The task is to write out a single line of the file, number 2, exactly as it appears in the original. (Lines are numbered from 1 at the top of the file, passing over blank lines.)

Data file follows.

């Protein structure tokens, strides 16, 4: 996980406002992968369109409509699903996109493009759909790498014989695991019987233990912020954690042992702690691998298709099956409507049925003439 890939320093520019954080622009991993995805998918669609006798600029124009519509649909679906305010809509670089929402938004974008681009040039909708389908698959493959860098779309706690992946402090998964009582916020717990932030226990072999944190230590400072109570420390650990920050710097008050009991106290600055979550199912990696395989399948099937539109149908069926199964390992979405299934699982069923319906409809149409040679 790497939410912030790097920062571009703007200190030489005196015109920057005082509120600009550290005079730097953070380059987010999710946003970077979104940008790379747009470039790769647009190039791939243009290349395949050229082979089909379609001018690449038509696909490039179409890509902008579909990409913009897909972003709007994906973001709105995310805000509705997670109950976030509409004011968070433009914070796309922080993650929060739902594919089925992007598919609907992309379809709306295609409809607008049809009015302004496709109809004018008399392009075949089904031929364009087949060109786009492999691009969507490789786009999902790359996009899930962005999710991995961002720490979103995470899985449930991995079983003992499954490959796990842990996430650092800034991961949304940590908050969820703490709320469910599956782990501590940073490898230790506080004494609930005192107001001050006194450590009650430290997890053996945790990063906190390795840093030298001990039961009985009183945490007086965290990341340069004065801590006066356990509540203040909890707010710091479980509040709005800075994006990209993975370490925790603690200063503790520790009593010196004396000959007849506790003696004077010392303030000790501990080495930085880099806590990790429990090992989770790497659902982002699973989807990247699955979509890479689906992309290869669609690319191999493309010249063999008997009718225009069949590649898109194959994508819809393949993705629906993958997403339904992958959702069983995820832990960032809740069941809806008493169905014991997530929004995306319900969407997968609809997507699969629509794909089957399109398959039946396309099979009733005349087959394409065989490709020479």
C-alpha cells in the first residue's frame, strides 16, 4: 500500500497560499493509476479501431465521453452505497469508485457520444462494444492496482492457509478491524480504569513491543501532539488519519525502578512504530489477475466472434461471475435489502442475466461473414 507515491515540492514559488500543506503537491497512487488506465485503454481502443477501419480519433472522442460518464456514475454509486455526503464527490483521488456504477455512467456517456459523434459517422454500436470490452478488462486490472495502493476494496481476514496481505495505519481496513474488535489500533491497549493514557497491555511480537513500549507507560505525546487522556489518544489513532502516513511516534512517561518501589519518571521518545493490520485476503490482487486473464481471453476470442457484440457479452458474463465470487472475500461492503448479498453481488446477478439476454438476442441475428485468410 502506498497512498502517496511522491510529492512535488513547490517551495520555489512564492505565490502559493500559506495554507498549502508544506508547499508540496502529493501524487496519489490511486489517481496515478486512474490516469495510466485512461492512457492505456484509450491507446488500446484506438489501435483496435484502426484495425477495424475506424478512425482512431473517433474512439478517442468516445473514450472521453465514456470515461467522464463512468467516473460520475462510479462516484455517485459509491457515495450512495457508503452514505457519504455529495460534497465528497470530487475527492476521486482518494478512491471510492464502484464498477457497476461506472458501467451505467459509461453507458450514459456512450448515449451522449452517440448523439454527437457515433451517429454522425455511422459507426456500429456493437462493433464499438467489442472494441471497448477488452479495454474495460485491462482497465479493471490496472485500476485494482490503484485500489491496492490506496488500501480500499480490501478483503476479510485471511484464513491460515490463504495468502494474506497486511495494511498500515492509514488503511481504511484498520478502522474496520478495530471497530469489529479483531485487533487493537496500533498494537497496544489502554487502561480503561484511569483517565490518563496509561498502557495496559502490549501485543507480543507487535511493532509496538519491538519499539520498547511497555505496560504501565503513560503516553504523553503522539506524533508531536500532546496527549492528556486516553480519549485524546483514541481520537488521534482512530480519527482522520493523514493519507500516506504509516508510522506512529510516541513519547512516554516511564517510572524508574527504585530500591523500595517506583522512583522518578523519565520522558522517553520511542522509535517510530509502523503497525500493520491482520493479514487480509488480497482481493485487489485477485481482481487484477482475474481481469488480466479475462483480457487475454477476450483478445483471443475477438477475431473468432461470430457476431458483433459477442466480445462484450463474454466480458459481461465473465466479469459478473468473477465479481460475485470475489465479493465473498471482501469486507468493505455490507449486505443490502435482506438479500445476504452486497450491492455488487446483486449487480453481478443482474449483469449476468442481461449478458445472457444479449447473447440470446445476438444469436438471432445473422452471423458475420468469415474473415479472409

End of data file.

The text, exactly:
C-alpha cells in the first residue's frame, strides 16, 4: 500500500497560499493509476479501431465521453452505497469508485457520444462494444492496482492457509478491524480504569513491543501532539488519519525502578512504530489477475466472434461471475435489502442475466461473414 507515491515540492514559488500543506503537491497512487488506465485503454481502443477501419480519433472522442460518464456514475454509486455526503464527490483521488456504477455512467456517456459523434459517422454500436470490452478488462486490472495502493476494496481476514496481505495505519481496513474488535489500533491497549493514557497491555511480537513500549507507560505525546487522556489518544489513532502516513511516534512517561518501589519518571521518545493490520485476503490482487486473464481471453476470442457484440457479452458474463465470487472475500461492503448479498453481488446477478439476454438476442441475428485468410 502506498497512498502517496511522491510529492512535488513547490517551495520555489512564492505565490502559493500559506495554507498549502508544506508547499508540496502529493501524487496519489490511486489517481496515478486512474490516469495510466485512461492512457492505456484509450491507446488500446484506438489501435483496435484502426484495425477495424475506424478512425482512431473517433474512439478517442468516445473514450472521453465514456470515461467522464463512468467516473460520475462510479462516484455517485459509491457515495450512495457508503452514505457519504455529495460534497465528497470530487475527492476521486482518494478512491471510492464502484464498477457497476461506472458501467451505467459509461453507458450514459456512450448515449451522449452517440448523439454527437457515433451517429454522425455511422459507426456500429456493437462493433464499438467489442472494441471497448477488452479495454474495460485491462482497465479493471490496472485500476485494482490503484485500489491496492490506496488500501480500499480490501478483503476479510485471511484464513491460515490463504495468502494474506497486511495494511498500515492509514488503511481504511484498520478502522474496520478495530471497530469489529479483531485487533487493537496500533498494537497496544489502554487502561480503561484511569483517565490518563496509561498502557495496559502490549501485543507480543507487535511493532509496538519491538519499539520498547511497555505496560504501565503513560503516553504523553503522539506524533508531536500532546496527549492528556486516553480519549485524546483514541481520537488521534482512530480519527482522520493523514493519507500516506504509516508510522506512529510516541513519547512516554516511564517510572524508574527504585530500591523500595517506583522512583522518578523519565520522558522517553520511542522509535517510530509502523503497525500493520491482520493479514487480509488480497482481493485487489485477485481482481487484477482475474481481469488480466479475462483480457487475454477476450483478445483471443475477438477475431473468432461470430457476431458483433459477442466480445462484450463474454466480458459481461465473465466479469459478473468473477465479481460475485470475489465479493465473498471482501469486507468493505455490507449486505443490502435482506438479500445476504452486497450491492455488487446483486449487480453481478443482474449483469449476468442481461449478458445472457444479449447473447440470446445476438444469436438471432445473422452471423458475420468469415474473415479472409